Movie Review: Funereal Food Doc Forks Over Knives Makes Me Lose My Appetite

If we are what we eat, then our only hope for longevity is to start eating grass. According to Forks Over Knives, a funereal documentary by Lee Fulkerson, we’re all committing suicide, one hamburger at a time. We are a planet of bloated, self-indulgent apes who do not want to be lectured, hammered, ridiculed or shamed into eating tofu and cottage cheese. The average American carries 23 extra pounds, leading to diabetes, hypertension, chronic fatigue, heart attacks and prostate cancer. Health care costs more annually than the defense budget. The only answer is to switch everything you swallow to plant-based whole foods, vegetables, fruits and grains. Sugar is lethal. A T-bone steak is poison. Everything called progress in the processing of foods to make life easier and more convenient is killing us. And don’t believe a thing you read abut the benefits of milk. (Dairy products are accompanied by close-ups of bypass surgery.) Every scene has a calorie count. 

There are doctors on duty to remind us, “If it walked, crawled, hopped, swam, had eyes, a mama and a daddy, don’t eat it.” Wait. New Guinea has no heart disease. Women in Kenya don’t die from breast cancer. (No mention of the fact that they all have AIDS.) Rice, soybeans, raw pineapple and bananas are the way to go. (Nothing about the diarrhea that goes with that diet.) The movie is filled with testimonials from doctors, charts devised by nutritional scientists and dire predictions from the diet police-as well as researchers and medical professionals who disagree with them. But the movie says nothing we don’t already know, and 96 minutes is too long to tell us how sick we are. Yes, we eat unwisely and we’re on too many medications. But instead of preaching, why don’t the nutrition Nazis figure out a way to make plant-based foods taste better? You are never going to force an entire population to live on spinach.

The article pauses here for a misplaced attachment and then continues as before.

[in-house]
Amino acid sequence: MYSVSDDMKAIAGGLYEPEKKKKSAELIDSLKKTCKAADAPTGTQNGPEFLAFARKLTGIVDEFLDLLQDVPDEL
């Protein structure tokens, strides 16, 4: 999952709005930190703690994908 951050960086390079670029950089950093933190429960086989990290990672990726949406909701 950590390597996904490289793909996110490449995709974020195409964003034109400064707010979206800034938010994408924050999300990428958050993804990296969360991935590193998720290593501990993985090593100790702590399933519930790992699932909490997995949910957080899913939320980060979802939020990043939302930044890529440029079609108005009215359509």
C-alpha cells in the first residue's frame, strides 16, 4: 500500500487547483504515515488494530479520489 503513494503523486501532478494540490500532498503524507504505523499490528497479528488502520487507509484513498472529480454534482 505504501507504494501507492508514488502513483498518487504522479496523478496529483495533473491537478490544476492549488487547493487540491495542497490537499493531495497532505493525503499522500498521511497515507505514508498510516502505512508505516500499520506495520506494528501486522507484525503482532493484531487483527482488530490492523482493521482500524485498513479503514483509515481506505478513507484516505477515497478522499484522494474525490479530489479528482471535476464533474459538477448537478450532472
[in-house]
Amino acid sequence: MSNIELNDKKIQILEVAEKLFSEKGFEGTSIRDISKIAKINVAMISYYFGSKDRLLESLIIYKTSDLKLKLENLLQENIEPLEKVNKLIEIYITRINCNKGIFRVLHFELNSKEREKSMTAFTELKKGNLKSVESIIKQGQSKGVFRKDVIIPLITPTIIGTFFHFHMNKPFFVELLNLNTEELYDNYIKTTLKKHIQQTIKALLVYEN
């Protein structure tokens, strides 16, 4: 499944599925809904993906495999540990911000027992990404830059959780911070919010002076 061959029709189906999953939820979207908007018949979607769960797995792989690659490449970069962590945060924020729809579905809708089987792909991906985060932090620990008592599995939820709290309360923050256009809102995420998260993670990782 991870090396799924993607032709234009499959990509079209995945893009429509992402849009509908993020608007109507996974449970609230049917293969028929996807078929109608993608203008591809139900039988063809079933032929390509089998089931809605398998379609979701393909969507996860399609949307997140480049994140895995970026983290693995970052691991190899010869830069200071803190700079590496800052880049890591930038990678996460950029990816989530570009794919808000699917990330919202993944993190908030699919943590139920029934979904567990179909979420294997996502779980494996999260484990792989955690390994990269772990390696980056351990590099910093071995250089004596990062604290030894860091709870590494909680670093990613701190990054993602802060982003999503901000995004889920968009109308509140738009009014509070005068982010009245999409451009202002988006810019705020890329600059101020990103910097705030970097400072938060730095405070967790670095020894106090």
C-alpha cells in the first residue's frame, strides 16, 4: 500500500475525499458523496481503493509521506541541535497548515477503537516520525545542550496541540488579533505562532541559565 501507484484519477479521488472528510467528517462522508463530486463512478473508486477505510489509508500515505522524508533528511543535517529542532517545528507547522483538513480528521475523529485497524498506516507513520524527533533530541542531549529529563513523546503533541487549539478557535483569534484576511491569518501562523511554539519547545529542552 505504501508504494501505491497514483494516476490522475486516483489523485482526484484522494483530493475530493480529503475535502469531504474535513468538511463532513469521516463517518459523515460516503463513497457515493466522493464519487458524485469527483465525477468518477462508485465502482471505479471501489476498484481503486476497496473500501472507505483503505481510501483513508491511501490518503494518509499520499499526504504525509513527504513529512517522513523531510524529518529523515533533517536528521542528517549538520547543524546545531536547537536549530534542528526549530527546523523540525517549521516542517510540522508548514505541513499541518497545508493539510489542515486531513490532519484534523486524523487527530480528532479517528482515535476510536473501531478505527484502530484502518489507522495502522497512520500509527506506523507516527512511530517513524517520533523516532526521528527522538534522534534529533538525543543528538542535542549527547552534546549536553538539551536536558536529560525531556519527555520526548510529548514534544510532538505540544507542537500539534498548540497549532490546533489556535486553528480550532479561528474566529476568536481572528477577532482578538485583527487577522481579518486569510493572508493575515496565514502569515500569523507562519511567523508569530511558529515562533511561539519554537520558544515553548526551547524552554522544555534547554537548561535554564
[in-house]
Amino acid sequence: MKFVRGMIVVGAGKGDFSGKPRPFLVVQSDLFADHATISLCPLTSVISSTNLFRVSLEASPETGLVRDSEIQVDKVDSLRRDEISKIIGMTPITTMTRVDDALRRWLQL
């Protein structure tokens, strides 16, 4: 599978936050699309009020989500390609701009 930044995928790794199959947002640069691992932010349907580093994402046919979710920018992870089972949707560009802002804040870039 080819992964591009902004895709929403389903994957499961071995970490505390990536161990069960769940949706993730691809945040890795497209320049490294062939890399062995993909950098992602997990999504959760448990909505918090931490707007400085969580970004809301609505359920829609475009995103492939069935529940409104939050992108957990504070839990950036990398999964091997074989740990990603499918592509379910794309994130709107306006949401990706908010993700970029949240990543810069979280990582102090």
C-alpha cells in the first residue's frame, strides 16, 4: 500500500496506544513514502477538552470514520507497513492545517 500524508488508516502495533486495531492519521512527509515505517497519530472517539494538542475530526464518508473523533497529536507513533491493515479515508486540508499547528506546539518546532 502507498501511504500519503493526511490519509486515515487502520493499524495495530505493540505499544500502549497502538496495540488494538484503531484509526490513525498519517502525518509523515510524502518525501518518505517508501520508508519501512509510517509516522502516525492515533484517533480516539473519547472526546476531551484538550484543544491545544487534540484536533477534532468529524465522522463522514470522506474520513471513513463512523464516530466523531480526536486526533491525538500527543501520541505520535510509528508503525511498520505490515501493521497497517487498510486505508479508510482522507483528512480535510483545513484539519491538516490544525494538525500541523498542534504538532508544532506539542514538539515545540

I’m sure there is much to be learned from Forks Over Knives (the title means fruits and veggies can be forked, but anything you cut with a knife is lethal), but what does it have to do with real life? I’m allergic to milk, I watch my consumption of sugar, and I have never been in a hospital or had any illness more serious than the measles. I also have no interest in winning a triathlon medal when I’m 85 by living on salads, and no intention of living in a world where I cannot occasionally treat myself to a cheeseburger. “Everything in moderation” is the talisman I live by.

Pass the butter, please.

Running time 96 minutes
Written and directed by Lee Fulkerson
Starring Joey Aucoin, Neal Barnard, Rip Esselstyn

2/4 Movie Review: Funereal Food Doc Forks Over Knives Makes Me Lose My Appetite